Alcoholism is a disease, and according to the late comedian Mitch Hedberg, it is the only disease you can get yelled at for having. Obviously, Mr. Hedberg has never grasped his palm around a Nintendo controller to gear up and play Super Smash Bros., an equally addicting venture.
Super Smash Bros. Brawl for the Nintendo Wii takes every major Nintendo character from the past 25 years of Nintendo history and pits them against one another in arguably the most epic game Nintendo has ever made.
Gamers pick a character, a stage, and they duke it out with two buttons — one for specials and one for smash attacks — along with a jump button and a shield. The main goal is to knock up the opponent’s life meter to a high enough percentage where they will become weak and easier to “smash” off the board.
The character count now comes in at a staggering 37 characters, up from the 26 in the game’s predecessor (Super Smash Bros. Melee for the Gamecube), and far surpassing the measly 12 from the original. Every character from Melee is included with the exception of Young Link, Mewtwo, Pichu and Dr. Mario, who were more or less “fill-in” characters. Everyone ranging from Mario to Sega’s mascot Sonic the Hedgehog has decided to “join the brawl.”
Creator Masahiro Sakurai beefed up and trimmed different ingredients of Smash in order to make a more well -rounded game. Perhaps his greatest addition is the new adventure mode, The Subspace Emissary. One or two players are allowed to take part in an epic fight in a mixture of platforming, fighting and even roleplay elements. These are all baked to perfection to create an outstanding side-scrolling experience.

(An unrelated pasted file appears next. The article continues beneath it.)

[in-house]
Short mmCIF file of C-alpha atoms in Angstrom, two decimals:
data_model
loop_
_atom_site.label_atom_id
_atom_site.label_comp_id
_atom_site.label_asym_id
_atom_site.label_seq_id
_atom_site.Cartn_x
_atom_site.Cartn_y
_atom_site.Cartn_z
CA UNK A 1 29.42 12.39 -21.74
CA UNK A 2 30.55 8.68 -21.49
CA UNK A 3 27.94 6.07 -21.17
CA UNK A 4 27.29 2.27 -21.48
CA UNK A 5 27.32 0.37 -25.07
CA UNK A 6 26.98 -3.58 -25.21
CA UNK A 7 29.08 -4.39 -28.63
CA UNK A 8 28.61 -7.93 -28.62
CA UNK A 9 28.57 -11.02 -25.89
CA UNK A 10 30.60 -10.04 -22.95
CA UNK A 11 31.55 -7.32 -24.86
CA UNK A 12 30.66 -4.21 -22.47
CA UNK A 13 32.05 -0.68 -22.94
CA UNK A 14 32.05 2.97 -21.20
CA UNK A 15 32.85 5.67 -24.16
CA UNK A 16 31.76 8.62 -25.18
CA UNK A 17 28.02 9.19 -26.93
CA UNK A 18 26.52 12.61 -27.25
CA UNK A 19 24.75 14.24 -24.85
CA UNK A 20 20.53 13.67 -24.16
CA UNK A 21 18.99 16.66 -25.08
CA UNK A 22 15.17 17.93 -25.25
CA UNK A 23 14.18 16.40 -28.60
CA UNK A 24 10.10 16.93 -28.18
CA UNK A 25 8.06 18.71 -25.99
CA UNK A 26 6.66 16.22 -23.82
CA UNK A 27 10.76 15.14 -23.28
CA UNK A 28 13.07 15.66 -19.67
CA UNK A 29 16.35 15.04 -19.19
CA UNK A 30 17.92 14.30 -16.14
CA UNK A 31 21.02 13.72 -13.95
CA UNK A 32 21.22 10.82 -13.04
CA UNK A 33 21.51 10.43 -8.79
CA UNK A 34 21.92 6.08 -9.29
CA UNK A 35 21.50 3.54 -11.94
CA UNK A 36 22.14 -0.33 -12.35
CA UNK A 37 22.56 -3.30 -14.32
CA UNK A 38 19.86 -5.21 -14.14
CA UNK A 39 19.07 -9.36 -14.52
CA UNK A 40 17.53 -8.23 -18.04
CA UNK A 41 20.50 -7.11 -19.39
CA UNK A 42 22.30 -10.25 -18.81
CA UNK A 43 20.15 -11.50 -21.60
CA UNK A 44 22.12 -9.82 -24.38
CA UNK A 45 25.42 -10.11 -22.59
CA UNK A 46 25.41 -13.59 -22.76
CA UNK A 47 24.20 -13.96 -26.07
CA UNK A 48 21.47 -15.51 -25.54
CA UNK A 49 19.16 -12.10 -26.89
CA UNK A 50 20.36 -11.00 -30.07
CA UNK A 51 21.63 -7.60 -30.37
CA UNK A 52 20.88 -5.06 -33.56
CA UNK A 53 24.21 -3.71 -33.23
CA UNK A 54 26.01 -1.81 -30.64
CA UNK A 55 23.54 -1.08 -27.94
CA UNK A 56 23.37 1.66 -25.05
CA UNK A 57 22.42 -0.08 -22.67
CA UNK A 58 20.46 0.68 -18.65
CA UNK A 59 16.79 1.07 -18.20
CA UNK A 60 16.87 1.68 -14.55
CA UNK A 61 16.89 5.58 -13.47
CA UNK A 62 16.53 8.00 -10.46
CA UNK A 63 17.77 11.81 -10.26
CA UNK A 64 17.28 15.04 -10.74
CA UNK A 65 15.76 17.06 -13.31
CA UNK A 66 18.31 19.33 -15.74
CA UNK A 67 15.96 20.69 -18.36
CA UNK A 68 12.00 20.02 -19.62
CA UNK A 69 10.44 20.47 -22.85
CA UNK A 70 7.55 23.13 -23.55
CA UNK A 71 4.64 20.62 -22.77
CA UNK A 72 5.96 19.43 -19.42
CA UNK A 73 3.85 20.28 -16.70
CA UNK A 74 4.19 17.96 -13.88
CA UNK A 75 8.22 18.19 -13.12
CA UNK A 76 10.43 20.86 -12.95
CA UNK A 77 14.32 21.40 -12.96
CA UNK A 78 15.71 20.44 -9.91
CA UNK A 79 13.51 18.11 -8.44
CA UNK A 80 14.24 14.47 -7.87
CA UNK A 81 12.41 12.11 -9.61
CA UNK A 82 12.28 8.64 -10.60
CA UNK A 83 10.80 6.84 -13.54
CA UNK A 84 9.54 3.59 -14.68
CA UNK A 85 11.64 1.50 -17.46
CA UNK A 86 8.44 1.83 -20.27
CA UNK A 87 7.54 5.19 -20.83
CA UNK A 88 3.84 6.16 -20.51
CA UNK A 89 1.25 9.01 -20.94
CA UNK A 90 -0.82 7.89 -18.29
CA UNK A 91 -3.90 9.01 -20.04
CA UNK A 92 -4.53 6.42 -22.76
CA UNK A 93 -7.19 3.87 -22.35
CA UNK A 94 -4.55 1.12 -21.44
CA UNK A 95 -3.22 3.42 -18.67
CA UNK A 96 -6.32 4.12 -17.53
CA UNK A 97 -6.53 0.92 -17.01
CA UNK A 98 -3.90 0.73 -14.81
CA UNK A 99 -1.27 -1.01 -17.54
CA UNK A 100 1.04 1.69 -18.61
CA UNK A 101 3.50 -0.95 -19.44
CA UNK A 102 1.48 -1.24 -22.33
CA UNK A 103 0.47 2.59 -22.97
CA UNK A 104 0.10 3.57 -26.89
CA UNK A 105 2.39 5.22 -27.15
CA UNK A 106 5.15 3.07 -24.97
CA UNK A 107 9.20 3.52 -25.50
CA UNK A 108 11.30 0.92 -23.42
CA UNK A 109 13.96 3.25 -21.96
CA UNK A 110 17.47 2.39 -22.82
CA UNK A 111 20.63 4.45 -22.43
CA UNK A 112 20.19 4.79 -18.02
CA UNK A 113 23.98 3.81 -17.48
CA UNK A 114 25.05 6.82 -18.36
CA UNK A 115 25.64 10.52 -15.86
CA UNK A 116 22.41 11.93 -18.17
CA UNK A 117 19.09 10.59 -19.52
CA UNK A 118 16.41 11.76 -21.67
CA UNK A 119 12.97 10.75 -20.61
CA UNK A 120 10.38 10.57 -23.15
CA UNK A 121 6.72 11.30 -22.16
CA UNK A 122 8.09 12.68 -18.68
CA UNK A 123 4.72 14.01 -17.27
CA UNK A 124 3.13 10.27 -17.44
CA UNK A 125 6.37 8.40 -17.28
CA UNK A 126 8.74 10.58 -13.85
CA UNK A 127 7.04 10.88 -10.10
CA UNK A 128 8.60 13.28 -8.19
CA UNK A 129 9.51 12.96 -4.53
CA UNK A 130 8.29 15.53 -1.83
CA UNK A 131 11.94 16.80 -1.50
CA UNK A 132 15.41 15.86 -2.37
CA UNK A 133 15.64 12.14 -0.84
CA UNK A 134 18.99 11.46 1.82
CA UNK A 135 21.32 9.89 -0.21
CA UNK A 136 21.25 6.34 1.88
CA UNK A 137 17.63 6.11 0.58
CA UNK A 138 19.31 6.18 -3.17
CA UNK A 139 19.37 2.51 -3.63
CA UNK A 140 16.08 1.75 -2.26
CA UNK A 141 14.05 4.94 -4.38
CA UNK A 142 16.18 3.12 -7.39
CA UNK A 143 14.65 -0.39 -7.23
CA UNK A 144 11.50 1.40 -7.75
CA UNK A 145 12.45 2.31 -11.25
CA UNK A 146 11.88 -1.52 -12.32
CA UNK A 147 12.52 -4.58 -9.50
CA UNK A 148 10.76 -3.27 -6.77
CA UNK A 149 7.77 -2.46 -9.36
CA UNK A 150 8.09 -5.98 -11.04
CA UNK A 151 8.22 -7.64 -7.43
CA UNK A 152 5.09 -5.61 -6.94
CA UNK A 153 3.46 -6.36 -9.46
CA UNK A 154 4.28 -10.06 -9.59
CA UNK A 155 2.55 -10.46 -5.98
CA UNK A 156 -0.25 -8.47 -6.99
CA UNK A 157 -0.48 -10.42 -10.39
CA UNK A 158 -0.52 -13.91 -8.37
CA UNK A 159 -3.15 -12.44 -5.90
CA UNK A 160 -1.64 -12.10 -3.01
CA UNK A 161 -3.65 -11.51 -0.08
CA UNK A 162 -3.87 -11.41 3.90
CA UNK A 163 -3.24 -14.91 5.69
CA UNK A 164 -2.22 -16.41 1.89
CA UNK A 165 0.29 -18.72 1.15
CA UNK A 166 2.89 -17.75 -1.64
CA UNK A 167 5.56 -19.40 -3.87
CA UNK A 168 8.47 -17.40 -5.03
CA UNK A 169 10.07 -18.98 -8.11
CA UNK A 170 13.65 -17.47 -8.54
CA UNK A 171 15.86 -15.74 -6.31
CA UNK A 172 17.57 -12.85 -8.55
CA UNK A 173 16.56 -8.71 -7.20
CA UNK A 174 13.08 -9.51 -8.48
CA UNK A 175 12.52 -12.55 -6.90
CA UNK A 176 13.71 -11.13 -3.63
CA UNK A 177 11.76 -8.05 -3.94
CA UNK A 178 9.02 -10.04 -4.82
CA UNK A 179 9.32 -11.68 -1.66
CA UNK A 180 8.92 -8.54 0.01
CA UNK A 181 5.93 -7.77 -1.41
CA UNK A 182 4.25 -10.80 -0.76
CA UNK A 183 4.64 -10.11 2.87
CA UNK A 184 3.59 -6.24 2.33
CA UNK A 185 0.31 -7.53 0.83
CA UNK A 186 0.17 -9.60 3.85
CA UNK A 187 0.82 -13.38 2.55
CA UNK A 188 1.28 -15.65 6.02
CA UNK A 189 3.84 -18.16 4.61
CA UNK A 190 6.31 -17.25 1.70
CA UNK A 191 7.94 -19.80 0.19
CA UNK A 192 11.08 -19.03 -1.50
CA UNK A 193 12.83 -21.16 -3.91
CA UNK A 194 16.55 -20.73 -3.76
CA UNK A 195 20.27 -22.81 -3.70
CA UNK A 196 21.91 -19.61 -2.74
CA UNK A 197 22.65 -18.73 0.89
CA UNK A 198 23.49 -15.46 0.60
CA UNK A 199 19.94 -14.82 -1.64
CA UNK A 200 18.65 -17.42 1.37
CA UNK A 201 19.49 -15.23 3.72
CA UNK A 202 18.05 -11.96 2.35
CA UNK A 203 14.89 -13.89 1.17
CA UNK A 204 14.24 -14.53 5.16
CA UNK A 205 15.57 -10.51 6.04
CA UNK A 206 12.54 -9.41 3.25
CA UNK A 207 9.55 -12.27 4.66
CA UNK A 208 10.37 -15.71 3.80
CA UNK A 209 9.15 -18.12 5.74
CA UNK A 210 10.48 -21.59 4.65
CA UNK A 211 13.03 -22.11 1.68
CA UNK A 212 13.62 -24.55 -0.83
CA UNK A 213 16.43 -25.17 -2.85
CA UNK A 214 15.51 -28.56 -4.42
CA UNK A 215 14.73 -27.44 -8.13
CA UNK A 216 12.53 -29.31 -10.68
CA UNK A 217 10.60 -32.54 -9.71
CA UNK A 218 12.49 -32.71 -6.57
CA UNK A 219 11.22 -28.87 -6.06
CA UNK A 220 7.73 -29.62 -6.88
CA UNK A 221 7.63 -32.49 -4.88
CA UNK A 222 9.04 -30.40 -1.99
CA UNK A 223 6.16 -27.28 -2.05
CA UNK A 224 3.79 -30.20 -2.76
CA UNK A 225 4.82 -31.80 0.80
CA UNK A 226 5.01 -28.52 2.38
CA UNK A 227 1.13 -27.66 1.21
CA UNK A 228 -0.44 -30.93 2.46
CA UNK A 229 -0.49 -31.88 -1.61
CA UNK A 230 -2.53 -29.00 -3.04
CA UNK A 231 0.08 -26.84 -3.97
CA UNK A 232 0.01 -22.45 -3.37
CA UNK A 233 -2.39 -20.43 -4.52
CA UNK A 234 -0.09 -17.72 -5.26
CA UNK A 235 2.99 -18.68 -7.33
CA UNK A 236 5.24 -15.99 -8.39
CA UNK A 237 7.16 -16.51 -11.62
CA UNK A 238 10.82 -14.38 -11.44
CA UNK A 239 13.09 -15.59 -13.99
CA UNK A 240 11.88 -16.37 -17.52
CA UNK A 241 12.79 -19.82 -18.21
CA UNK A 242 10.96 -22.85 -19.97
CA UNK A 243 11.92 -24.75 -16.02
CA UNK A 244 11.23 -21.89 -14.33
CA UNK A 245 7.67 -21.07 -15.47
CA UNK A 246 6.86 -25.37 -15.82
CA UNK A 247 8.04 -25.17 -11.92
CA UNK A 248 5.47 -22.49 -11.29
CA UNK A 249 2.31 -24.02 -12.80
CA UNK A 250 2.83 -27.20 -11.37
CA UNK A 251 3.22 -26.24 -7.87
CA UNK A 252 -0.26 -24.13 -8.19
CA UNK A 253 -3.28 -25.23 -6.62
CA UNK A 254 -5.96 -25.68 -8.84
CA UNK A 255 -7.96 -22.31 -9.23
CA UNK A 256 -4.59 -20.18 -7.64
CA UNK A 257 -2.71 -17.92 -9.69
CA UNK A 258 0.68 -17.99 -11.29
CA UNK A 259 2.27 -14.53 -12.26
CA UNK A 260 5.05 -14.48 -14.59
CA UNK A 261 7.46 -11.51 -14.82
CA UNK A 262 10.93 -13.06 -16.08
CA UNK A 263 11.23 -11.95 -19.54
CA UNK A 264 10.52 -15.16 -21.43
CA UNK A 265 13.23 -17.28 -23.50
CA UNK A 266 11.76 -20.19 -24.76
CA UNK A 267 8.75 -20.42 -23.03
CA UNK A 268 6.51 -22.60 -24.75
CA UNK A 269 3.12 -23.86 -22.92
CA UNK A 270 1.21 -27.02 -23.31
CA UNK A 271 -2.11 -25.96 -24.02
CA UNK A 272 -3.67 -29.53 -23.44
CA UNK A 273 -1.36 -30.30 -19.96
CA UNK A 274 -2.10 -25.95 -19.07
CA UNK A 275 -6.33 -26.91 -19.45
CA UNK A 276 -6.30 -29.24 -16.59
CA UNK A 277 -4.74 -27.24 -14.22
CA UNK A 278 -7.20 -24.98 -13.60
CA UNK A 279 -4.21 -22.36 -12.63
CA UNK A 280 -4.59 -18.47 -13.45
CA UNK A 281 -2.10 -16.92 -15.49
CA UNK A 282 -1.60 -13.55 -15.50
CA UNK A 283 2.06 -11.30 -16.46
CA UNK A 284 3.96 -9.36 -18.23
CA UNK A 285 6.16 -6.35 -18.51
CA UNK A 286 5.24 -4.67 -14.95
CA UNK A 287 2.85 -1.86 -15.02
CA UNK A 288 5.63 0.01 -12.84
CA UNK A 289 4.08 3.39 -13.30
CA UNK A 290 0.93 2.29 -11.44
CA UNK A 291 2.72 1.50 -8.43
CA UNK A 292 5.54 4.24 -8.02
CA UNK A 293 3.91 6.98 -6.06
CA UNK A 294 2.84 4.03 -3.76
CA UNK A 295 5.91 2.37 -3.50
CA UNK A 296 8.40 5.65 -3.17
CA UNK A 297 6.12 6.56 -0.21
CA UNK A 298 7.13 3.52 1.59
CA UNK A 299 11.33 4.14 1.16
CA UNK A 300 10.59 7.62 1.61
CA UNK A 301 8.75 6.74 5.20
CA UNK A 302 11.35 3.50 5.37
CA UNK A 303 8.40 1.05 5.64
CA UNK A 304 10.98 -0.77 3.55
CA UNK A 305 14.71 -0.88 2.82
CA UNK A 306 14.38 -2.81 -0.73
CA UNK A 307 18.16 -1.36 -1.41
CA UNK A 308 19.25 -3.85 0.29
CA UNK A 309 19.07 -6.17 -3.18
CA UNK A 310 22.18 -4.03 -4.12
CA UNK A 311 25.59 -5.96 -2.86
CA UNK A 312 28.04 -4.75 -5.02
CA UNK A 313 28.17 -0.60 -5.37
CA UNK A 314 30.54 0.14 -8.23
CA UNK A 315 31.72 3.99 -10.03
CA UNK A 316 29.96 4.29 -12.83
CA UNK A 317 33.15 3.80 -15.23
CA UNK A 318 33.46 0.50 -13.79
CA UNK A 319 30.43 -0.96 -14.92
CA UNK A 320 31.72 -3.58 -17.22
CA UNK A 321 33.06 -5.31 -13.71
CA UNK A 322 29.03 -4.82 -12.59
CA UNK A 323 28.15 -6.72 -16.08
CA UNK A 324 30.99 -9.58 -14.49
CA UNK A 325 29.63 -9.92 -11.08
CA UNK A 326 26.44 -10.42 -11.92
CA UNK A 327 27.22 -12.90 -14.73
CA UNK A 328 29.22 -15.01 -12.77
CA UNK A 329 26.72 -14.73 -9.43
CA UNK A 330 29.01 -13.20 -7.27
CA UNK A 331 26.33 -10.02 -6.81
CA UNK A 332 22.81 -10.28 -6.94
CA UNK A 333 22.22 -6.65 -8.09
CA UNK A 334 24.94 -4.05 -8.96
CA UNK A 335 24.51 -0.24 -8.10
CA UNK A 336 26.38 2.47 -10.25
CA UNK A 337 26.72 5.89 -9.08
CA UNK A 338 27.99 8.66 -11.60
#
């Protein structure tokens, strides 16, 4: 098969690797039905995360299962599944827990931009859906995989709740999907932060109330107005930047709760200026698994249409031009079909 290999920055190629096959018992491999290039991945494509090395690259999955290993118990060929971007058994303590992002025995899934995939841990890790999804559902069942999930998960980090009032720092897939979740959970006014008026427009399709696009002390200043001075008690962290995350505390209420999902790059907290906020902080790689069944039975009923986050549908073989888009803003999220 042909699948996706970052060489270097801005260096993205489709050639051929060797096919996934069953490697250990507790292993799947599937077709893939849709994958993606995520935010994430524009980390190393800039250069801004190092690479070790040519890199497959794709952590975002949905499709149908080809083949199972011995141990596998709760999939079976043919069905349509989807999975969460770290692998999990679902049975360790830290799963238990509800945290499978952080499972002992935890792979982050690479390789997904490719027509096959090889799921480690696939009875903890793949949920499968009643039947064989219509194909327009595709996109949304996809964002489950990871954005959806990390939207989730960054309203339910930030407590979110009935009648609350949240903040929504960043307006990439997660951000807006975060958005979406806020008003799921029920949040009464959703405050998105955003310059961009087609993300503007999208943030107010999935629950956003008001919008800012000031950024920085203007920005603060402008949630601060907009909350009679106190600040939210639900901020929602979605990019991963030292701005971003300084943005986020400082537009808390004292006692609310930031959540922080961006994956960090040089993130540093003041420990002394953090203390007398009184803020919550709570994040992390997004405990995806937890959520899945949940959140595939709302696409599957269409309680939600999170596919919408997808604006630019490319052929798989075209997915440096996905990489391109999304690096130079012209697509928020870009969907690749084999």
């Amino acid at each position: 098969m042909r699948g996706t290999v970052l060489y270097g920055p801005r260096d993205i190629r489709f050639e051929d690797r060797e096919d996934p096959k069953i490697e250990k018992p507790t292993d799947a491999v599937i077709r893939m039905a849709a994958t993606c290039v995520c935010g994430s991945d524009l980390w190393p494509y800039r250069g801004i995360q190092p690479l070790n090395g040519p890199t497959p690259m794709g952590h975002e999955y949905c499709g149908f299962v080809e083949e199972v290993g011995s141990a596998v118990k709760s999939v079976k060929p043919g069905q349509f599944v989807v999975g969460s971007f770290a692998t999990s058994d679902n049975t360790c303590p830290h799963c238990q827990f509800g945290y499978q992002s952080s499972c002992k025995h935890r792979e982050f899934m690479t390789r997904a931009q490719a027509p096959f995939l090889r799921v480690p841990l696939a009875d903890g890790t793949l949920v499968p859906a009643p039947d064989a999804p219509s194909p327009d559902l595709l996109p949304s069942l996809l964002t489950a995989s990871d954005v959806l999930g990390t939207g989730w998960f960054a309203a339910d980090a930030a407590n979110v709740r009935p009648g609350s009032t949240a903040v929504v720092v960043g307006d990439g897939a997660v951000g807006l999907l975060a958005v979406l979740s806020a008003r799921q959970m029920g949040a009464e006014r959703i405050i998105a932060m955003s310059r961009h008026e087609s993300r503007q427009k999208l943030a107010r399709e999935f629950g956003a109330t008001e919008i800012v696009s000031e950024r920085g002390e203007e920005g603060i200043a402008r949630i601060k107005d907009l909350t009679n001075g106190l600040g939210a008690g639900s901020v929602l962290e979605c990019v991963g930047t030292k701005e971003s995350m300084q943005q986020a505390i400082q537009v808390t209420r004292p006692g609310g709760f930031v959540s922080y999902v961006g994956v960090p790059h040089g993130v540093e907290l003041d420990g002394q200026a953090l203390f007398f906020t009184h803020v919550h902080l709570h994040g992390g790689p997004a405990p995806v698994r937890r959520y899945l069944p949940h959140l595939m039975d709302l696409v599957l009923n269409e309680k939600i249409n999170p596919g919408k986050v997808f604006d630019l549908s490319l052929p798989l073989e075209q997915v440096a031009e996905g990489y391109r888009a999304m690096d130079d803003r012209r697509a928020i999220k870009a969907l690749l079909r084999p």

The icing on this deliciously addicting cake are the graphics, music and computer generated cut-scenes that tie The Subspace Emissary together. Sakurai collaborated with 36 different composers to bring forth a soundtrack that is not like anything else. Everything from the “Mario Theme” (from 1985) to the Metal Gear Solid 4 “Love Theme” graces this game with ease.
Nintendo finally made a smart decision with its online strategy and put an online mode in Brawl. The only way to play a friend though is to manually swap 12-digit friend codes. The lack of easily playing a friend online and the inability to voice communication are two things Nintendo has decided to do in order to protect children. This makes no sense on a gaming device that can search any Web site on the Internet.
But the biggest complaint that can be found with this game is that it is more of the same thing. If Sakurai even attempts to create another Super Smash Bros., then he will have to find a new recipe.
Basically the game has everything: tight controls, evened-out characters, an amazing character roster, a full 10 hours of single player adventure, beautiful character and level design, an online mode, and something enjoyable and just fun to look at. This is the game that eight friends from all over the world will play until the wee hours of the morning with sweaty palms and Doritos, Mountain Dew, or Dr. Pepper-ridden breath. I give this game 9.5 cakes out of 10.